The Federal Reserve marks the end of its asset purchasing program
Minutes from the last US Federal Reserve meeting acknowledged what market analysts have been assuming for some time now; that the US economy is strengthening. However, the minutes also suggested that the Fed is unlikely to raise policy rates until the second half of 2015. The dovish message eased concerns over interest rate rise expectations. The Federal Reserve also revealed in the minutes that it has decided to end its asset-purchasing program in October assuming the economy stays on track. According to the plan the Fed will make a $15 billion final reduction at its October meeting, after trimming it by $10 billion at each previous meeting. October will thus see an end to another phase of the quantitative easing experiment.
Most Asian stock markets rose and the dollar fell on the news and European shares looked set for a subdued opening, US stock futures for Thursday were marginally weaker. China's exports in June also missed market forecasts, but caused limited reaction in markets as it reinforced expectations that Beijing will have to unveil more stimulus measures to stabilize the economy and meet its 2014 growth target. The US oil benchmark slipped on the weaker US dollar.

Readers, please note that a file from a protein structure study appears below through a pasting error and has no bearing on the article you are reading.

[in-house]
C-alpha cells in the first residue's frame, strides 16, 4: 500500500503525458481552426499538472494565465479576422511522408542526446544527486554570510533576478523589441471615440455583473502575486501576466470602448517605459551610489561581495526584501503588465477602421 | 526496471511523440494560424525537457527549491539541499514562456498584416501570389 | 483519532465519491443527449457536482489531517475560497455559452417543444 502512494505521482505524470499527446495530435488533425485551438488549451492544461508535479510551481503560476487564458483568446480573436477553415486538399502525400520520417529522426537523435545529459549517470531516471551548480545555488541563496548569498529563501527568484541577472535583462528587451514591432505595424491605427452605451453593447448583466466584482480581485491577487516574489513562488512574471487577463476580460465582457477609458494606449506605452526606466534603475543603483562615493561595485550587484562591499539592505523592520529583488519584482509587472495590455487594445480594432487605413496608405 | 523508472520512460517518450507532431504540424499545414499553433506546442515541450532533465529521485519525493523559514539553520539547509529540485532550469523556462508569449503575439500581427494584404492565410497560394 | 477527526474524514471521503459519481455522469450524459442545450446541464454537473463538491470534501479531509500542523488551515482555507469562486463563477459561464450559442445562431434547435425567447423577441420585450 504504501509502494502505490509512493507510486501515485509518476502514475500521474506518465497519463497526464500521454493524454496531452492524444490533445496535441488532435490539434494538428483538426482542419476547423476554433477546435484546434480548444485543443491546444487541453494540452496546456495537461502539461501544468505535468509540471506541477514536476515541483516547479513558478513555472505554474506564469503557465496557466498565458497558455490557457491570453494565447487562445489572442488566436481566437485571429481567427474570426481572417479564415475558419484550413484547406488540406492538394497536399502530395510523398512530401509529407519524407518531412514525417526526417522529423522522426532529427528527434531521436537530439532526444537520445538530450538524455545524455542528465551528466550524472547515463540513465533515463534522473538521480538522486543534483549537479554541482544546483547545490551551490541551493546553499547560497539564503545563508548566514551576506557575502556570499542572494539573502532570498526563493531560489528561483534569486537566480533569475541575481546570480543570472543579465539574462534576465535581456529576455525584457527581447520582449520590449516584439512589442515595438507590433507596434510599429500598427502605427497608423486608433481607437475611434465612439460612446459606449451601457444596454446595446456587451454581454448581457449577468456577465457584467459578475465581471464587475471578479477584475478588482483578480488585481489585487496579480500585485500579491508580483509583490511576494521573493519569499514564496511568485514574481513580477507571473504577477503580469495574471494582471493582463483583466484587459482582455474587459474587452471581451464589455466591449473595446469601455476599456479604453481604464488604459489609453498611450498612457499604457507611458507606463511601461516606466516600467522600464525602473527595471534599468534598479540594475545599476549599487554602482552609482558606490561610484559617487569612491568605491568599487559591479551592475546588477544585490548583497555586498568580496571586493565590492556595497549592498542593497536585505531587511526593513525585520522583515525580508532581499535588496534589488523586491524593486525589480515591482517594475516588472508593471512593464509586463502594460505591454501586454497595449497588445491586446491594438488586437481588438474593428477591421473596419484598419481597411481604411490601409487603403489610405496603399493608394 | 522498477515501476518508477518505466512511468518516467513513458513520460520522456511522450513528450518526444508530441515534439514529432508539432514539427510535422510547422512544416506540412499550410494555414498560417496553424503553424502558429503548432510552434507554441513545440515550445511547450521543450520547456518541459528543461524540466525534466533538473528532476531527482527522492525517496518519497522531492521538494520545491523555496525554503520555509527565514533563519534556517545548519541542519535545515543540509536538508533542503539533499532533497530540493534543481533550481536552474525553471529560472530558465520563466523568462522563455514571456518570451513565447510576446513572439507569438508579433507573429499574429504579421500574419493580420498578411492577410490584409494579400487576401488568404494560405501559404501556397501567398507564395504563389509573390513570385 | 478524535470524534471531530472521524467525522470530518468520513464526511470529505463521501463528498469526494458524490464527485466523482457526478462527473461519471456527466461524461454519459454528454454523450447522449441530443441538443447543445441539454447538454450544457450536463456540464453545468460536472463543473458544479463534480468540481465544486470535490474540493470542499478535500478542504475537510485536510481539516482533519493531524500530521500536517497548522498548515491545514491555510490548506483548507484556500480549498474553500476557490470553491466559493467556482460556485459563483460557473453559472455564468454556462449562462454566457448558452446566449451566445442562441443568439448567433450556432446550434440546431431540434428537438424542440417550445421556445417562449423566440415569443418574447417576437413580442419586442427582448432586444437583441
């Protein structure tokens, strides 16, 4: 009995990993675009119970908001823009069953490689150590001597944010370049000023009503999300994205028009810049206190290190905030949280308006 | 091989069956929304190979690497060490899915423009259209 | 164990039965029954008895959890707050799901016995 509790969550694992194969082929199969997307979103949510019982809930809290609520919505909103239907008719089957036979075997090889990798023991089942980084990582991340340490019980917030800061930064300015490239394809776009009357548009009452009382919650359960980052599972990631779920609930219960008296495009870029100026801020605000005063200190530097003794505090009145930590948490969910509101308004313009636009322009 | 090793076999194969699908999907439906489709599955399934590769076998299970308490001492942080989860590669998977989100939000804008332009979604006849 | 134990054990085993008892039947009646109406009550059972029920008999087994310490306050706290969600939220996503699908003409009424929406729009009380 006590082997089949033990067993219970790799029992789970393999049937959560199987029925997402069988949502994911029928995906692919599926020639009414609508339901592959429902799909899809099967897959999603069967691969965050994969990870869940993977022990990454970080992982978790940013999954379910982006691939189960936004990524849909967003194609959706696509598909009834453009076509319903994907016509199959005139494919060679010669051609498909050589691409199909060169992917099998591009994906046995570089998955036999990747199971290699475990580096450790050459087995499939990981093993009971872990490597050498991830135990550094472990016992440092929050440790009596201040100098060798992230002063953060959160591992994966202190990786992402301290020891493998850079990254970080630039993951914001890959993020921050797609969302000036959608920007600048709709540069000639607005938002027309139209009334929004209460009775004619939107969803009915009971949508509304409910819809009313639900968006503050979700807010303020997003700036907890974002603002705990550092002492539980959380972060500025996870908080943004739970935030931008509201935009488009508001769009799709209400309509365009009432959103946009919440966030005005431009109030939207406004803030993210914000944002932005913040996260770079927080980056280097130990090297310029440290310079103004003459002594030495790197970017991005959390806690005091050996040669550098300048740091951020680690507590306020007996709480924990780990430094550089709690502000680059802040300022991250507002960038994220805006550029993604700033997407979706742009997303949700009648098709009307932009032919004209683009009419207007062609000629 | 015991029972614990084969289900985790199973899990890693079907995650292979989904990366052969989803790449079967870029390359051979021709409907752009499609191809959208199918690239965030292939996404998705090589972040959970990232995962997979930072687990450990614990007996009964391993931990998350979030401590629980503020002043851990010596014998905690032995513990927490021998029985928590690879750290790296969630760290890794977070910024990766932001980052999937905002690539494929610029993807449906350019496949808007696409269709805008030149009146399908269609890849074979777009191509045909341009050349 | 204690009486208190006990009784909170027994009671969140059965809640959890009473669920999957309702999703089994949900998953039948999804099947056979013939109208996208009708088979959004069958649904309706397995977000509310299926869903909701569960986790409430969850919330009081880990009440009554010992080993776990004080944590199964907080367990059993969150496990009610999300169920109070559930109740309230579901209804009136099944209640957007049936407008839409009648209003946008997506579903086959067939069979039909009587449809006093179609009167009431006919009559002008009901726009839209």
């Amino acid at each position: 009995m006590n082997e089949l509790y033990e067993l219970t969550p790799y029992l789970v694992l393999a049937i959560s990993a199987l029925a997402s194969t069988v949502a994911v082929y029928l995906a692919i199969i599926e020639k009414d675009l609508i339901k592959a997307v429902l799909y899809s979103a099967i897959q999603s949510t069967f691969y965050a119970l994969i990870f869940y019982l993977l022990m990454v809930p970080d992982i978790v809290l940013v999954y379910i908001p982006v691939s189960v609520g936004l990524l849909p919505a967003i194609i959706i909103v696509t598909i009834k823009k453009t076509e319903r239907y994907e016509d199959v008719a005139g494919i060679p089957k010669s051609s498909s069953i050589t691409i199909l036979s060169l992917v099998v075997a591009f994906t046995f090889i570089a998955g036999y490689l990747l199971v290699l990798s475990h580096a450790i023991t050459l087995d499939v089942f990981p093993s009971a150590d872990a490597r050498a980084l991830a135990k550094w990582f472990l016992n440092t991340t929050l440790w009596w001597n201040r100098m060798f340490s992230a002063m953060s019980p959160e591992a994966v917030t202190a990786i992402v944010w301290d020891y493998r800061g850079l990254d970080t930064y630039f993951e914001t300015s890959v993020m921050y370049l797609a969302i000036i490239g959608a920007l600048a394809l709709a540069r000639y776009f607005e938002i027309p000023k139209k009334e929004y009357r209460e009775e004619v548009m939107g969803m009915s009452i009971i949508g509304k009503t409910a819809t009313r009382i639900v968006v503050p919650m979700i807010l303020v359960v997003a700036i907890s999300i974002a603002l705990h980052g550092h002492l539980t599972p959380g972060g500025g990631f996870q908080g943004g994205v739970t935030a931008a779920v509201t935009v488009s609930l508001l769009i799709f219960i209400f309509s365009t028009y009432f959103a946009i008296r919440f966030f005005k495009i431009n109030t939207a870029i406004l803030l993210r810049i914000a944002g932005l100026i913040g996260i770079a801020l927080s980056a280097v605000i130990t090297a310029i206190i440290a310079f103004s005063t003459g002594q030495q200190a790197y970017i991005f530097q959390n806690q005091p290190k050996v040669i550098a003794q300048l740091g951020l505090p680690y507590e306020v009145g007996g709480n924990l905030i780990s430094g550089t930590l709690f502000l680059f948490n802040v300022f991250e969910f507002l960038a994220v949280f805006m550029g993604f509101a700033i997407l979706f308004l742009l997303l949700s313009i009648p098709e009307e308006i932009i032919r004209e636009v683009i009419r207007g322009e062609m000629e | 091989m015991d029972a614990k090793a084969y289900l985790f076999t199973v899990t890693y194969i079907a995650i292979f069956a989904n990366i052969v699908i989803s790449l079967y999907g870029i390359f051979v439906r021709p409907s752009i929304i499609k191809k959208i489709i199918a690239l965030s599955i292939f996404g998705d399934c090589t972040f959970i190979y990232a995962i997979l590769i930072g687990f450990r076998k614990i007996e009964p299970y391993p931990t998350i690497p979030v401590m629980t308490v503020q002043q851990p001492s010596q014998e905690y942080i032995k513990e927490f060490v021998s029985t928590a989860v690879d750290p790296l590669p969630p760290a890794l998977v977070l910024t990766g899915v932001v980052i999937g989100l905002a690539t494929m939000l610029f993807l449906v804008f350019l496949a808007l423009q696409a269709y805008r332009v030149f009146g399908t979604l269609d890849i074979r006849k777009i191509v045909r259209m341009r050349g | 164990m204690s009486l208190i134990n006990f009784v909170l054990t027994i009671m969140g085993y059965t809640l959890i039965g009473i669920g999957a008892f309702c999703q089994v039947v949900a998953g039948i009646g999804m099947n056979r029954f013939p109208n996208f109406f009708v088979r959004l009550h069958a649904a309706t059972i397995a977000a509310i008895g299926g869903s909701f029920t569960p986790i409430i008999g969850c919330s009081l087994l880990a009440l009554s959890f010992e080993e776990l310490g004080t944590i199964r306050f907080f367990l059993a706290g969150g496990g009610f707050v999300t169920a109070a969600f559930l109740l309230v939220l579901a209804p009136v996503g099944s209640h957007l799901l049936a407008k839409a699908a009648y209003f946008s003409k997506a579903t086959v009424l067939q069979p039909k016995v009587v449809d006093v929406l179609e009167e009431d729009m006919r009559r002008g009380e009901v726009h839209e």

The minutes from the last Fed meeting provide further support to the argument that the US economy is out of danger. Previously this week investors shifted forward their expectations for the first US rate hike. As equity valuations today are represented by complex mathematical models, this shift in expectations probably led to a profit taking race amongst institutional investors, who are the first to have access to model results. For investors the shift in expectations is balanced because it also means that the US economy is going to recover at a fast pace; which means higher earnings for equity markets and less defaults for the bond market. Confirmation that the Fed intends to maintain low interest rates at least up to the second half of 2015 should provide support to markets in the short-term.
European stocks fell for a fifth day, this morning. The Benchmark Stoxx Europe 600 Index fell 2.6 percent in the previous four days, the most since March, as investors weighed valuations that are near the highest levels since 2009. The European economy is still considered fragile and analyst expressed concerns that earnings will not support current valuations. The equity earnings season starts this week.
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